The 1967 Middle East war left the West Bank occupied by Israel, and prompted tens of thousands of Palestinians to flee the West Bank for what was left of neighbouring Jordan. Forty years on, many are still there:
By Paul Moss
The World Tonight, BBC News
Baqaa is Jordan's biggest Palestinian refugee camp
There is an odd sense of exuberance at the Baqaa refugee camp. Arab pop music blares from music shops, and from the windows of peoples' homes.
The market is as bustling as any you would find in a small Middle Eastern town but then that is what this camp has become.
Forty years on, the Camp is a permanent fixture, a rather tumble-down residential area like any other on the outskirts of the Jordanian capital, Amman.
But any suggestion that Baqaa might become their permanent home is fiercely rejected by its occupants.
'Still foreigners here'
"Every day, I pray to God that I will return to Jerusalem," a shopkeeper told me.
"I come from there, my family is there - it is my city."
Another was equally adamant:
"I am a foreigner in this country. Even if I stay here another 40 years, I will still try to return to the West Bank. And if I do not go there, my children will do so."
This defiant optimism may be impressive. Yet at the same time, it undoubtedly takes a psychological toll.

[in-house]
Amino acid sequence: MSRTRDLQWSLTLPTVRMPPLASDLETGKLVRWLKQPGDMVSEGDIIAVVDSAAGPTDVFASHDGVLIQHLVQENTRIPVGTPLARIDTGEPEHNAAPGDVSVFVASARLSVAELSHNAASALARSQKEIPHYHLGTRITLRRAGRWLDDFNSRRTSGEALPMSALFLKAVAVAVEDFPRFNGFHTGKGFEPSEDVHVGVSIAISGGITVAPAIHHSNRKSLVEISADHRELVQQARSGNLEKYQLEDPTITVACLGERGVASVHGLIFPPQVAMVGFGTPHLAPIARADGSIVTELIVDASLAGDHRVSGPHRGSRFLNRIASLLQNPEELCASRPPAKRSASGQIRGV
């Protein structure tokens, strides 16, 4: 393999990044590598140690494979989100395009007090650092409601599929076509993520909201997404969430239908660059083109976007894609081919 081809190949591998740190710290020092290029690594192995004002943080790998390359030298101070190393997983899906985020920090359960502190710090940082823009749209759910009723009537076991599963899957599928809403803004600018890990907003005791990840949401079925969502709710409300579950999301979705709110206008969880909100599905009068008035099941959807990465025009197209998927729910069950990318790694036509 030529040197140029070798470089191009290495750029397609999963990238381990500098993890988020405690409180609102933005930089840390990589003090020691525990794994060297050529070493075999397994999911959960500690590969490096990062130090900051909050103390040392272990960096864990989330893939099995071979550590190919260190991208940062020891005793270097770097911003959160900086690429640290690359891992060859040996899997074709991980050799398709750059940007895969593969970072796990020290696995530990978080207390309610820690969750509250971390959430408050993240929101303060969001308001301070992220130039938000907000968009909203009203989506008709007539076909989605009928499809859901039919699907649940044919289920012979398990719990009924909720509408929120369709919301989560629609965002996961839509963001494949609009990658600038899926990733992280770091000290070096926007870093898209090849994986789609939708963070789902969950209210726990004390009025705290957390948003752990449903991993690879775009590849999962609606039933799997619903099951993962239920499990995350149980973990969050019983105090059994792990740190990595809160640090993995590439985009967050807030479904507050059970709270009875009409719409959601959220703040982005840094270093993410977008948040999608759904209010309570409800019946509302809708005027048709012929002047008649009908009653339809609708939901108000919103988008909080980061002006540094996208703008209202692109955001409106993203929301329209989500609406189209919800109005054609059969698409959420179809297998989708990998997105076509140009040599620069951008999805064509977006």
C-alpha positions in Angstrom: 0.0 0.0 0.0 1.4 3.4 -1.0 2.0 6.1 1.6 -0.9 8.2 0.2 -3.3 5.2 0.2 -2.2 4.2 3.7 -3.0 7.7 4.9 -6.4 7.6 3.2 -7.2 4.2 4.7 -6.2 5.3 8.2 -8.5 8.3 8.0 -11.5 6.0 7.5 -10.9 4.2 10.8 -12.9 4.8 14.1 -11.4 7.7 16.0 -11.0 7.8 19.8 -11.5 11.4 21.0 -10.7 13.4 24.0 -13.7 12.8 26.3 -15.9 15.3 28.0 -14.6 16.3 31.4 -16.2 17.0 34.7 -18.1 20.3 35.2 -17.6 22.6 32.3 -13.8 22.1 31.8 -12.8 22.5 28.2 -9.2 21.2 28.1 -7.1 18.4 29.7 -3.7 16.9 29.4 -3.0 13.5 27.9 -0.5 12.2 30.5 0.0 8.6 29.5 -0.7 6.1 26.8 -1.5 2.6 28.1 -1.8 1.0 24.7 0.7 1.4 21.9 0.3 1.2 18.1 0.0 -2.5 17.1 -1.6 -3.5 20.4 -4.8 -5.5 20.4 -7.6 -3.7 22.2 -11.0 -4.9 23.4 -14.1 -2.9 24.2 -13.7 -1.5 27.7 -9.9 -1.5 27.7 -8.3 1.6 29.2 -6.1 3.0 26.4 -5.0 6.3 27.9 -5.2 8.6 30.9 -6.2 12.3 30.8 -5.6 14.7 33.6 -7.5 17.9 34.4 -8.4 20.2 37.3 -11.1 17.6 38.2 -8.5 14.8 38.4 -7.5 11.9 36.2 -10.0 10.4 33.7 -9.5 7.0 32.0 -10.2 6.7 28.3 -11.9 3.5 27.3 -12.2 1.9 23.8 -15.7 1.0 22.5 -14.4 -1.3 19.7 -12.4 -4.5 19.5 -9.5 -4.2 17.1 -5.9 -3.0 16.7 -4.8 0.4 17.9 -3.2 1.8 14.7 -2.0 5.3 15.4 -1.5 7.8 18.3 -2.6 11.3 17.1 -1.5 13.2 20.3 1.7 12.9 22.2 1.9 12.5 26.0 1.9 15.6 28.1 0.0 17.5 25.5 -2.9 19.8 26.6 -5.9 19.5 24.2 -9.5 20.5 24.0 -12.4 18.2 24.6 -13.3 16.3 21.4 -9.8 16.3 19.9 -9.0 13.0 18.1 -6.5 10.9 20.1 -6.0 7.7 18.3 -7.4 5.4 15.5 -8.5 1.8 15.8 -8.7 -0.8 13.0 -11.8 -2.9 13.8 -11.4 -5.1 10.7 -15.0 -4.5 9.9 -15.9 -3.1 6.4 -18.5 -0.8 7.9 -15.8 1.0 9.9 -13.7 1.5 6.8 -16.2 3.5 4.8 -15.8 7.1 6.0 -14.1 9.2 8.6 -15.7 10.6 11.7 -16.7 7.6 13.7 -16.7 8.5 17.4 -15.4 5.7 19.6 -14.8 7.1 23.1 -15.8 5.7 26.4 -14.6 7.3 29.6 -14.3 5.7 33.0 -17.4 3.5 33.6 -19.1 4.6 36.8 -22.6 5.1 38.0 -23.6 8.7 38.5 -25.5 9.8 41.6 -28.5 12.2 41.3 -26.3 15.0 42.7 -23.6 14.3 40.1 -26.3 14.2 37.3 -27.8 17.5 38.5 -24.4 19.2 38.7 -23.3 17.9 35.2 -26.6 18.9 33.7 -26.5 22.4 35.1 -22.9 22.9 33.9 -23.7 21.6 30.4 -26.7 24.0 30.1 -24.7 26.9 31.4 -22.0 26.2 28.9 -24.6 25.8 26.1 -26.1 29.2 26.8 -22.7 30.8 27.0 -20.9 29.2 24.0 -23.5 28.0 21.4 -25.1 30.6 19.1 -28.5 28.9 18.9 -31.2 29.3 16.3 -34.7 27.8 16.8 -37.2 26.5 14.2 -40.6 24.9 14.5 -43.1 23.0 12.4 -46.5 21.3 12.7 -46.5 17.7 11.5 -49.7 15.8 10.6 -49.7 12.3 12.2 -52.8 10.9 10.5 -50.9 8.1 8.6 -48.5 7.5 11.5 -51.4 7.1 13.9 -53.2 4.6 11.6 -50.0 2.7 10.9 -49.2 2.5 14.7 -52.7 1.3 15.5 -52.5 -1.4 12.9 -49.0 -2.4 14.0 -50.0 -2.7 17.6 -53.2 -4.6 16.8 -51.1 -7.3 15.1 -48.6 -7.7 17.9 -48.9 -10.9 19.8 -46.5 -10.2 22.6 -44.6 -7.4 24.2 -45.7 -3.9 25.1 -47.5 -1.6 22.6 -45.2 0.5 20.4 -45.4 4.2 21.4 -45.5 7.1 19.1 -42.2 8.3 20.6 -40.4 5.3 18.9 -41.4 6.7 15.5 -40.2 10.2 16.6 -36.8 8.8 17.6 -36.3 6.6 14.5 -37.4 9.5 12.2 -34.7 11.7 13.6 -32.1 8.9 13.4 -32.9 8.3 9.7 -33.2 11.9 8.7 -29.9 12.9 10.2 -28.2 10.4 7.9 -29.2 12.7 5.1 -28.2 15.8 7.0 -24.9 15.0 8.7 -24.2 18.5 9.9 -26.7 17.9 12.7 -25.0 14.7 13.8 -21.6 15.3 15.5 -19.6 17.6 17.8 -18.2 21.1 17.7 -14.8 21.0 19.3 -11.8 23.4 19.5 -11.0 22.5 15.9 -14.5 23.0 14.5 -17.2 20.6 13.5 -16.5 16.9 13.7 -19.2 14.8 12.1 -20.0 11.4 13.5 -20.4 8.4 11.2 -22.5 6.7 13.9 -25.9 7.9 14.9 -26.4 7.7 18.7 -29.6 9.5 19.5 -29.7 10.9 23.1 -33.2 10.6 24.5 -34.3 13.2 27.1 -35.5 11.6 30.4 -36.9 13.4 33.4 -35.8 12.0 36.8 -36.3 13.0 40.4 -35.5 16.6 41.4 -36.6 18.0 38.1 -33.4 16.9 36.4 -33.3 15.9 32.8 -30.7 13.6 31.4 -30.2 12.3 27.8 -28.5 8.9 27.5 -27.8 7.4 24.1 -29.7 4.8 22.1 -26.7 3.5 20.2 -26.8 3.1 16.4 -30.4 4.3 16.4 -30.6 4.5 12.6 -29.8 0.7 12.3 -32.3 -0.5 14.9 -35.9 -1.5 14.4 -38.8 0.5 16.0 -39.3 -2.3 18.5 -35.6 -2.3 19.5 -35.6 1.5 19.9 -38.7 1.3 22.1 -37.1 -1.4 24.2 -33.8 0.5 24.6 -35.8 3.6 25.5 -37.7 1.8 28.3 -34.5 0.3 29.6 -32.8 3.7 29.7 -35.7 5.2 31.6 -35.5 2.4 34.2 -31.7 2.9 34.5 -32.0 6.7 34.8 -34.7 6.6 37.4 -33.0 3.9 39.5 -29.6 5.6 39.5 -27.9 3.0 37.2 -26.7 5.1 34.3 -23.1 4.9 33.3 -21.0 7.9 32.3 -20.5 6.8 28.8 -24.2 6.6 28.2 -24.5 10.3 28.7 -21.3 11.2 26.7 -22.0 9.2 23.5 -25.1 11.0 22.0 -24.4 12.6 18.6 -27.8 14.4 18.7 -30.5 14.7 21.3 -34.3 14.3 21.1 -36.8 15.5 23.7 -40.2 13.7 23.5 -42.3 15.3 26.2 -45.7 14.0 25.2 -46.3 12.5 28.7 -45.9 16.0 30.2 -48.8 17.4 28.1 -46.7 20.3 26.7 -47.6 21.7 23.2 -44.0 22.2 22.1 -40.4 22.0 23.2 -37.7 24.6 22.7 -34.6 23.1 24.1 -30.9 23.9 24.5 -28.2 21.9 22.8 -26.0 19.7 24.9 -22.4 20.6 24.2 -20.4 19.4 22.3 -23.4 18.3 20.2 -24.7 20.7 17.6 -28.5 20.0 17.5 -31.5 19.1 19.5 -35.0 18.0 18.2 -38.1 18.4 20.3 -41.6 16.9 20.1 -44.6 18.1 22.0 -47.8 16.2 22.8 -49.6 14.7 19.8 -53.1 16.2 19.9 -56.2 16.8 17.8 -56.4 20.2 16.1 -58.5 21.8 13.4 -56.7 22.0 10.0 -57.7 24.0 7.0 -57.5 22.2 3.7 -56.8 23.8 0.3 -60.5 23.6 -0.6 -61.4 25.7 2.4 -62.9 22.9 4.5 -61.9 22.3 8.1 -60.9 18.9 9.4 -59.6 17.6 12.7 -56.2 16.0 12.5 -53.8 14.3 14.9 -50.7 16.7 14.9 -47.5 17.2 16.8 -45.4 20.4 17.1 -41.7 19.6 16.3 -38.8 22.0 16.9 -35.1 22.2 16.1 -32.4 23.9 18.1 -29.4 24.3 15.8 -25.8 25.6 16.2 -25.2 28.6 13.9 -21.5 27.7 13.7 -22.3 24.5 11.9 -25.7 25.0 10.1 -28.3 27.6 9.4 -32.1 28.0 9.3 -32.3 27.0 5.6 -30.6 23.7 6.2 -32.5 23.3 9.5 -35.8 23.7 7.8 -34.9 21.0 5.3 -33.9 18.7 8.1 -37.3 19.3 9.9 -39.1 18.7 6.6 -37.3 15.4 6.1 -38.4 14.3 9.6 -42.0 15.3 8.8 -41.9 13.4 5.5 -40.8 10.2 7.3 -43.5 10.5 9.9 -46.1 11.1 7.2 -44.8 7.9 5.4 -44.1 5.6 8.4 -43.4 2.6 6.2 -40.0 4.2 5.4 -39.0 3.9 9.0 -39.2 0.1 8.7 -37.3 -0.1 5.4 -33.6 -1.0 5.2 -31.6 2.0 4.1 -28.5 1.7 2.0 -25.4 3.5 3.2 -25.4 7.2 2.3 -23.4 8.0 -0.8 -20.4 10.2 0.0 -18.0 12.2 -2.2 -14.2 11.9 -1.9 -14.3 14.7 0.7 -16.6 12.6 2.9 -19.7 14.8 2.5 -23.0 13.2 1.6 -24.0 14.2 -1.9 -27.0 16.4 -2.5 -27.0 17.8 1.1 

Rula Qawwas is a volunteer who has been working with refugees here.
"They dream about their homes," she says, "they dream about their gardens. But this means they do not live in the present."
She worries that because of the conviction that their stay in Jordan is only temporary, many refugees refuse to put down roots, or develop their lives.
"At its worst, there are some who go crazy dreaming of Palestine. If you go to the mental hospitals, you can see them."
Nice but not home
And yet even those Palestinian refugees who have made a good life for themselves in Jordan express this same insistence that they will return to their homeland.
Samia Zaru fled Ramallah after the Israeli occupation made life difficult for her and her husband.
Now she lives in a huge house, with a garden filled with the sculptures she produced while living in exile.
These have earned Ms Zaru an international reputation in the art world and, it would seem, a fair amount of money as well.
But she rejects any suggestion that she might want to continue this life forever.
"I like Jordan," she says, "and I have many friends here. But home is different. It feels different, it smells different - it's home."
Faith in return
Assad Abdul Rahman understands this sentiment all too well.
One of the Palestinian Liberation Organisation representatives in Amman, he says that waiting to return is not merely what a Palestinian refugee does.
It has become, he says, part of the very nature of what it means to be a Palestinian.
"The whole psychology is built on the idea of return," he argues.
"To stop believing this is impossible. It's like negating oneself."
But Mr Rahman's insight is not tempered by any sense that such a wait might be unrealistic.
Showing off his familiarity with Western culture, he insists:
"We are not waiting for Godot. Return to Palestine is legal, it is practical, it is a sacred duty. It is something that will happen - one day."